As the largest resource of information specific to women's brain health, we are sure you will find what you are looking for, and promise that you will discover new information.
Published on: September 26, 2014
by Markham Heid for Time:
Games sure seem like a good way to work your brain out, but don’t put your stock in Sudoku. “They target very specific cognitive abilities, but they don’t transfer to clarity of thinking, problem solving, planning—all the complex skills that really matter,” explains Dr. Sandra Bond Chapman, chief director of the Center for Brain Health at the University of Texas at Dallas and author of “Make Your Brain Smarter”.
When it comes to keeping your brain real-world strong, research has shown–over and over again–two activities to be worth your time. The first is aerobic exercise, says Dr. Karen Li, head of Concordia University’s laboratory for adult development and cognitive aging.
By bolstering your cardiovascular fitness and blood circulation, exercise nourishes your brain with the nutrients and oxygen it needs to perform optimally, Li says. But physical activity offers more than just brain fuel. “Some brain regions and functions seem to benefit more than others,” she explains–specifically the frontal lobe, responsible for high-level skills related to complex processes like multitasking. “That tells us aerobic exercise helps the brain work more efficiently.”
Whether you enjoy running, speed walking, gardening or hiking, “as long as you sweat a bit and your heart rate goes up, that’s what your brain needs,” Li adds. Chapman agrees. “Skip the Sudoku and get out and exercise,” she says. (The Centers for Disease Control and Prevention recommends all adults get at least 150 minutes of moderate-intensity aerobic exercise a week.)
Along with physical activity, your brain needs mental stimulation to stay hale and fit. And when it comes to mental stimulation, novelty is important, Li explains. Here’s why: The more you use your mind to perform a task—whether it’s cooking your favorite dish or driving to the supermarket—the less effort your brain requires to complete that task. “If you feel like your brain’s on autopilot most or all of the time, that’s an indication that you need to increase the challenge a little bit,” she says.
One of the best ways to do that is to stay socially active, Li says. “Following and contributing to a conversation requires a lot of mental prowess.” Visiting intellectually invigorating places, like museums or cultural centers, and learning new skills are also great ways to keep your brain in shape. Even mixing in some variety when it comes to your favorite activities—like trying out a new recipe or cooking technique—will keep your mind off autopilot.
But there’s a catch. “It’s important that you feel genuine interest in these activities,” Li says. Practicing a foreign language for 30 minutes a day is a good way to challenge your brain, but if you feel meh about one day speaking fluent French, your mind won’t benefit as much as it would from something that truly excites or interests you.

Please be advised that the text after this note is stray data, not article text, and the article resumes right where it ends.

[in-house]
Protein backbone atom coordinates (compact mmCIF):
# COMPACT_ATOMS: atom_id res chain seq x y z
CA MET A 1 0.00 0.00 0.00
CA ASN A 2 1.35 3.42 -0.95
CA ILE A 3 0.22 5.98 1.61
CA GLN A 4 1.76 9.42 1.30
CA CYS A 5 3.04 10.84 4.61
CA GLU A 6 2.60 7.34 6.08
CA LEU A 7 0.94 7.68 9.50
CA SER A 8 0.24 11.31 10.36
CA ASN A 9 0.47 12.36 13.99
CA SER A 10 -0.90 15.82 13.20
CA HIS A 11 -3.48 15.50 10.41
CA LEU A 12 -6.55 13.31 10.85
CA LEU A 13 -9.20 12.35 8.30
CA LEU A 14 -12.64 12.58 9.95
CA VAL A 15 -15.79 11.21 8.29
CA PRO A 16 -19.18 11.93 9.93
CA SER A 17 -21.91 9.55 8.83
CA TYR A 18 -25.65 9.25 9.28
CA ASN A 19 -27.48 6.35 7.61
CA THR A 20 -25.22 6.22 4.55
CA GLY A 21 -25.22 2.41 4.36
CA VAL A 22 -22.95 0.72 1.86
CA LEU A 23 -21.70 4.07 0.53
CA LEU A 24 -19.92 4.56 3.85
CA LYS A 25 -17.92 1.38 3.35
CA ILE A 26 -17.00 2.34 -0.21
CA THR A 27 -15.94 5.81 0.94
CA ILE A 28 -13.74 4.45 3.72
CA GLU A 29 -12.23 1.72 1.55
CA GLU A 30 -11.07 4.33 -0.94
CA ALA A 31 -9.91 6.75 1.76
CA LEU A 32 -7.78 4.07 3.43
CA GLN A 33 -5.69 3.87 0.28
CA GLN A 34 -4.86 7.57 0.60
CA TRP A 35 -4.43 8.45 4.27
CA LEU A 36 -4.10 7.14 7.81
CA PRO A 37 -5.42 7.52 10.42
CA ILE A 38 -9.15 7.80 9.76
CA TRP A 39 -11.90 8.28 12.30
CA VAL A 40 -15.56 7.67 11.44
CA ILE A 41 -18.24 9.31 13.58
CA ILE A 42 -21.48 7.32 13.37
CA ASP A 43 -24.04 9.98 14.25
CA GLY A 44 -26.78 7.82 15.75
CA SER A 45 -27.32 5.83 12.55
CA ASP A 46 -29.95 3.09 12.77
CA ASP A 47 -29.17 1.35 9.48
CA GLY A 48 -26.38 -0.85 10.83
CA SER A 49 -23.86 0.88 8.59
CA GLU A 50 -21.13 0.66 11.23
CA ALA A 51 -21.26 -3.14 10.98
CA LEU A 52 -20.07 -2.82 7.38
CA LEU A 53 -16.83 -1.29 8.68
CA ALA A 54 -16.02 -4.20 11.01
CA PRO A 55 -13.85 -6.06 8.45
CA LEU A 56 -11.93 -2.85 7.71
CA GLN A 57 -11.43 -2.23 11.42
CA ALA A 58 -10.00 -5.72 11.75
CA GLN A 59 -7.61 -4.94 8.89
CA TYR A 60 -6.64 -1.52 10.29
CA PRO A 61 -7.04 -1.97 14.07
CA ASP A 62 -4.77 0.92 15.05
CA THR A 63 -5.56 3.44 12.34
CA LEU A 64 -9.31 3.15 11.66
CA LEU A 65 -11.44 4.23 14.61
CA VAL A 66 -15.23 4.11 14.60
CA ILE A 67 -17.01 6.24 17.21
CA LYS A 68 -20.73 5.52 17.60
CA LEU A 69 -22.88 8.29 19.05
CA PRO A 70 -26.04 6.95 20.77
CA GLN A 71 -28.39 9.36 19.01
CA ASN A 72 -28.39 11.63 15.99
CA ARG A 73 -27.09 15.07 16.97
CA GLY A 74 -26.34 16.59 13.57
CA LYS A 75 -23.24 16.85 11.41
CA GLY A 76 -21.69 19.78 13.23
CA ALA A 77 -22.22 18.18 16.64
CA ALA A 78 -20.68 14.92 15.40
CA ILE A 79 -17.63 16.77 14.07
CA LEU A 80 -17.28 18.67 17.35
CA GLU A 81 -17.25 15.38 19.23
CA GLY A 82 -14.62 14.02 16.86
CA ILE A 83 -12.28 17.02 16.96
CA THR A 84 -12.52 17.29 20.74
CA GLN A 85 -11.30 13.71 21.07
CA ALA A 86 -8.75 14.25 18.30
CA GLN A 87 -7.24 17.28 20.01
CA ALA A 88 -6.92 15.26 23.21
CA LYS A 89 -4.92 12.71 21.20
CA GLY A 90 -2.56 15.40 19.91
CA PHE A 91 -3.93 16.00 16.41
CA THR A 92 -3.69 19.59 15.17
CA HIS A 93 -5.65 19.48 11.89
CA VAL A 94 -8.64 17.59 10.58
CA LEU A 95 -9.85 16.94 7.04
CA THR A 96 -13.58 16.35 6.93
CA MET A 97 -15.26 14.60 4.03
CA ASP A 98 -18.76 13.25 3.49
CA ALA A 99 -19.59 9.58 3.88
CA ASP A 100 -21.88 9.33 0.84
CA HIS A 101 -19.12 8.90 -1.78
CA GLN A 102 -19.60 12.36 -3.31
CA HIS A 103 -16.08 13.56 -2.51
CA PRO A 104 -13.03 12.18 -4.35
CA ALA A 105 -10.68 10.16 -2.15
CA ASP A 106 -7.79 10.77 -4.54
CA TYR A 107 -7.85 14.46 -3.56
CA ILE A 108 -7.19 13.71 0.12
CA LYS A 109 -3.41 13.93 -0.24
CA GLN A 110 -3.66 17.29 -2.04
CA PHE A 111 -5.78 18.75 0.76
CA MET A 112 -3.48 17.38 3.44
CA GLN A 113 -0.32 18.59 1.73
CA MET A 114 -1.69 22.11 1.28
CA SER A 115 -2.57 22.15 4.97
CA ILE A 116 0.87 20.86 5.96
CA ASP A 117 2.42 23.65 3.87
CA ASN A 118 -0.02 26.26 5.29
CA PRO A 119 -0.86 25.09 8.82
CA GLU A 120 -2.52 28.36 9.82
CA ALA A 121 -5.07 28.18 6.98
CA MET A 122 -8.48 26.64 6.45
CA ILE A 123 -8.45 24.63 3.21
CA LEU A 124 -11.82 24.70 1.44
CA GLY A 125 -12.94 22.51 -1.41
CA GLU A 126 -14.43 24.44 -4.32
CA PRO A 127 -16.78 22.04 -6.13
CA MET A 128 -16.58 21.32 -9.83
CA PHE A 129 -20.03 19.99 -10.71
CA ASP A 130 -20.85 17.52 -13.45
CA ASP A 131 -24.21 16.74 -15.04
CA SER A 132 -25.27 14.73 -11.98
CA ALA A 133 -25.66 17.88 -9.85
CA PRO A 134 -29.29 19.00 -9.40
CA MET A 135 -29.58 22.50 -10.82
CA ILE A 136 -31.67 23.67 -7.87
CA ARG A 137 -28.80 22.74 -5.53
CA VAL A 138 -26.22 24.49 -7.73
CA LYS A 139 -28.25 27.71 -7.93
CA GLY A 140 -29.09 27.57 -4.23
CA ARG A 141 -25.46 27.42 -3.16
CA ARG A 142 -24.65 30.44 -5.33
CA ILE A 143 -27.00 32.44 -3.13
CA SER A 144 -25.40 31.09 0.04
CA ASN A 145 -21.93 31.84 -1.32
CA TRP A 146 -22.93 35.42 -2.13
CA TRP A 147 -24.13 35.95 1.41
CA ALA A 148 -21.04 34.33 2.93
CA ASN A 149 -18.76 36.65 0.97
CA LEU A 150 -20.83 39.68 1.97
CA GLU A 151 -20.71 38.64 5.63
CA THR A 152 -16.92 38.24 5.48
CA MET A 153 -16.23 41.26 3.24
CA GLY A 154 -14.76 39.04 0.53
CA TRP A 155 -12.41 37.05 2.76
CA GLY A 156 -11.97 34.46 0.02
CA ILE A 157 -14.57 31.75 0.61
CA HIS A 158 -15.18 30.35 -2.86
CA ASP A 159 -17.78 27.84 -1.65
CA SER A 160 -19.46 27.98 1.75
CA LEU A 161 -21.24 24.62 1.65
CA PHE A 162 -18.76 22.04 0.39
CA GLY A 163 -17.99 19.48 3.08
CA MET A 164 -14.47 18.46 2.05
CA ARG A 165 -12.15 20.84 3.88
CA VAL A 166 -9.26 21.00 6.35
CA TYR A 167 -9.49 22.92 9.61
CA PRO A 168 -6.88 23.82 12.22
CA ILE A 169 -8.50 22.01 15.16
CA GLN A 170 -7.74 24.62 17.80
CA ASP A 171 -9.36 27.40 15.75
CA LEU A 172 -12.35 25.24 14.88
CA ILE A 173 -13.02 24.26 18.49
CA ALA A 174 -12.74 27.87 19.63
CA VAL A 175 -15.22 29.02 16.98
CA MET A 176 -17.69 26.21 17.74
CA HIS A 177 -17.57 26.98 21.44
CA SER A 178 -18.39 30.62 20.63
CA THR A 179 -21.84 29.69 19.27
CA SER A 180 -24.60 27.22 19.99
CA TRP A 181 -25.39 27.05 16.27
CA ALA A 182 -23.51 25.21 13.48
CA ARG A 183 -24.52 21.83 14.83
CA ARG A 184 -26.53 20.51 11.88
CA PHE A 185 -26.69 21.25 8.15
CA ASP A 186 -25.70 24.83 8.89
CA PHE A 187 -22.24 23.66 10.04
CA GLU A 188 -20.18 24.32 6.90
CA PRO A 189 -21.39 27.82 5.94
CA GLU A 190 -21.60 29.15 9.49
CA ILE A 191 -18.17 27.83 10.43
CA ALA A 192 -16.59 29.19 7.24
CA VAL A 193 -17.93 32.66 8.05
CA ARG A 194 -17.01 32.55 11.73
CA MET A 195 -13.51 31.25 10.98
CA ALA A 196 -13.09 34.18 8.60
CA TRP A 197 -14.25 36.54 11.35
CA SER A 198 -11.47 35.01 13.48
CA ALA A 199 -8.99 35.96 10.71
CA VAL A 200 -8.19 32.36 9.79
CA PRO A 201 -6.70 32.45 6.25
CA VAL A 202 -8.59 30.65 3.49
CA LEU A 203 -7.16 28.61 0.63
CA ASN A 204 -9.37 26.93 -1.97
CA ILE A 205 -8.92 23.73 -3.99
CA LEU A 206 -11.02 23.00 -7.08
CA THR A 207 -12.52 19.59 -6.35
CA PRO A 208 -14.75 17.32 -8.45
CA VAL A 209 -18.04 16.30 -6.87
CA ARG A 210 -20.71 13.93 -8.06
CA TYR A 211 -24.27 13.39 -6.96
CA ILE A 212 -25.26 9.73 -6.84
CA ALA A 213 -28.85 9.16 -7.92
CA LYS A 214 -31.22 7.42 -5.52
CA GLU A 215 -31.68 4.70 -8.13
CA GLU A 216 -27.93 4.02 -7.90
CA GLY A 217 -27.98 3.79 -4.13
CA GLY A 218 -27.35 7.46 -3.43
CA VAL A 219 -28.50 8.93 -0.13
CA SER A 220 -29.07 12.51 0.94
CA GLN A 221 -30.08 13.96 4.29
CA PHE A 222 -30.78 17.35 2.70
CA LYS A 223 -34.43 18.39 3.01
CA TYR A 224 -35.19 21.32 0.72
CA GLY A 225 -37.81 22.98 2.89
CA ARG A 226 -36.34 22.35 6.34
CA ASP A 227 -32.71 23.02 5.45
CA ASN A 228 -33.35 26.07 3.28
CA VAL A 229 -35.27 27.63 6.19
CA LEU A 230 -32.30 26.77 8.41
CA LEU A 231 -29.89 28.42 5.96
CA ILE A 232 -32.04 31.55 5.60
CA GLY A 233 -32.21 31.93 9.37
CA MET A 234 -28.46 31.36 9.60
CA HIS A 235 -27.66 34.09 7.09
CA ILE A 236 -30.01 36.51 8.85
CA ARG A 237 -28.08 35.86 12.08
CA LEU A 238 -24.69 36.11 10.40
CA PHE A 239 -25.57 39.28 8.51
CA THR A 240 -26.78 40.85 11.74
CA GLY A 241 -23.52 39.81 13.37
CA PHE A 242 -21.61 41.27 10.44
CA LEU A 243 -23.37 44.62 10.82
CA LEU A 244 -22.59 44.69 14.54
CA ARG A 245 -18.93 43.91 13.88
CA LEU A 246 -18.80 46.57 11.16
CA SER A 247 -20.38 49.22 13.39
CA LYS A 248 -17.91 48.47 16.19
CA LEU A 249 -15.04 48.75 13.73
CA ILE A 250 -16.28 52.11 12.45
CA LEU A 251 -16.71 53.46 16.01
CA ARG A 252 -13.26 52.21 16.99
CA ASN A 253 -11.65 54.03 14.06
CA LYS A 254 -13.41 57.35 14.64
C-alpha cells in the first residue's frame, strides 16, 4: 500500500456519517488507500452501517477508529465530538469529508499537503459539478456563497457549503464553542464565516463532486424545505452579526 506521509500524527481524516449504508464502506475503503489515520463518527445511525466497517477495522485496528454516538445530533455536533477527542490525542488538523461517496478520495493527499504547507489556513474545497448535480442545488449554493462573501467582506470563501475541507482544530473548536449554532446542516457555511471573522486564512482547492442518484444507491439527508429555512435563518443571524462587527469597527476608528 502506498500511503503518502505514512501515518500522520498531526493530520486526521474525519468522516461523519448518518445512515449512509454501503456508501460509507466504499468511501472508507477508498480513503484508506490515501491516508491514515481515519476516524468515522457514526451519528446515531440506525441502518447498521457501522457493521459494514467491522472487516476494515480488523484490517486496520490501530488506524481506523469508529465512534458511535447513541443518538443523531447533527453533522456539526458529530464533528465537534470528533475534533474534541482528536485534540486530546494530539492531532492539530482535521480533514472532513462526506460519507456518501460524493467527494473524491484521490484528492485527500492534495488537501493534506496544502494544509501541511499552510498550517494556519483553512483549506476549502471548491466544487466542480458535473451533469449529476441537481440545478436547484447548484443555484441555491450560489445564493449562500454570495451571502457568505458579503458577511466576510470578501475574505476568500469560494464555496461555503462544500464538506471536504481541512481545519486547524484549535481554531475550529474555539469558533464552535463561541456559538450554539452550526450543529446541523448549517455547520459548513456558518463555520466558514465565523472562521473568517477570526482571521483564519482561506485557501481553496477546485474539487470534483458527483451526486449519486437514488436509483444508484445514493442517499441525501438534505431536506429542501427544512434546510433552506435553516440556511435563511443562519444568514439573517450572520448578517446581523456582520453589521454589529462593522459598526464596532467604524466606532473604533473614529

If museum visits or learning new languages doesn’t float your boat, Chapman offers an alternate way to fire up your idling brain. “Challenge yourself to think in top-down, complex ways as you go about your day,” she recommends. When you watch a television show or read an article (like this one), pause once you’ve finished to really dissect the information you’ve just encountered. “Zoom out, then zoom in,” Chapman says. Start as broadly as you can (this is a health article) and work your way down (about the brain) until you’ve gotten to the nitty gritty—things like themes or lessons you could take away from what you’ve just seen or read (surely, too numerous to list).
“People take in a lot of information—probably more than we ever have before—but it’s not making us smarter because we’re not spending much time making sense of it,” Chapman says. “Try to push yourself out of your mental comfort zone by asking what about the information matters.”
This is especially important for older retired adults who aren’t faced with the everyday intellectual challenges presented by work or school. “We’re all going to be living longer,” Chapman says. “Along with aerobic exercise, engaging your brain in complex ways is absolutely necessary to keep your mind sharp in the second half of life.”
Consumption of canola oil is linked to weight gain and declines in memory and learning ability in mice that model Alzheimer’s disease, according to a new study published in the journal Scientific Reports. Canola...
Low memory scores are an early marker of amyloid positivity, but have limited value as a screening measure for early Alzheimer’s disease among persons without dementia, according to a study published online in JAMA Psychiatry. Willemijn J....
Can the brain heal and preserve itself—or even improve its functioning—as we get older? For some time, many scientists have tended to think of our brains as machines, most commonly as computers,...
The material presented through the Think Tank feature on this website is in no way intended to replace professional medical care or attention by a qualified practitioner. WBHI strongly advises all questioners and viewers using this feature with health problems to consult a qualified physician, especially before starting any treatment. The materials provided on this website cannot and should not be used as a basis for diagnosis or choice of treatment. The materials are not exhaustive and cannot always respect all the most recent research in all areas of medicine.